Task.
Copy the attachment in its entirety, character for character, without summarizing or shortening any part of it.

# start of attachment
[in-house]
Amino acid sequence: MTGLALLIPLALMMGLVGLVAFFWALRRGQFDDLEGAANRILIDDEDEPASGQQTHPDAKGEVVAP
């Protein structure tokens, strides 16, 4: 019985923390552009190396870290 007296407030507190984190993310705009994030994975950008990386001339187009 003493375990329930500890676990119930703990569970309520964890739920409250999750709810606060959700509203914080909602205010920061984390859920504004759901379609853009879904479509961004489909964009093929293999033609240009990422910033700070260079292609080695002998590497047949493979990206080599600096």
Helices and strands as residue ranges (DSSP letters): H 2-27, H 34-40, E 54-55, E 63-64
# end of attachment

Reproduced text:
[in-house]
Amino acid sequence: MTGLALLIPLALMMGLVGLVAFFWALRRGQFDDLEGAANRILIDDEDEPASGQQTHPDAKGEVVAP
């Protein structure tokens, strides 16, 4: 019985923390552009190396870290 007296407030507190984190993310705009994030994975950008990386001339187009 003493375990329930500890676990119930703990569970309520964890739920409250999750709810606060959700509203914080909602205010920061984390859920504004759901379609853009879904479509961004489909964009093929293999033609240009990422910033700070260079292609080695002998590497047949493979990206080599600096």
Helices and strands as residue ranges (DSSP letters): H 2-27, H 34-40, E 54-55, E 63-64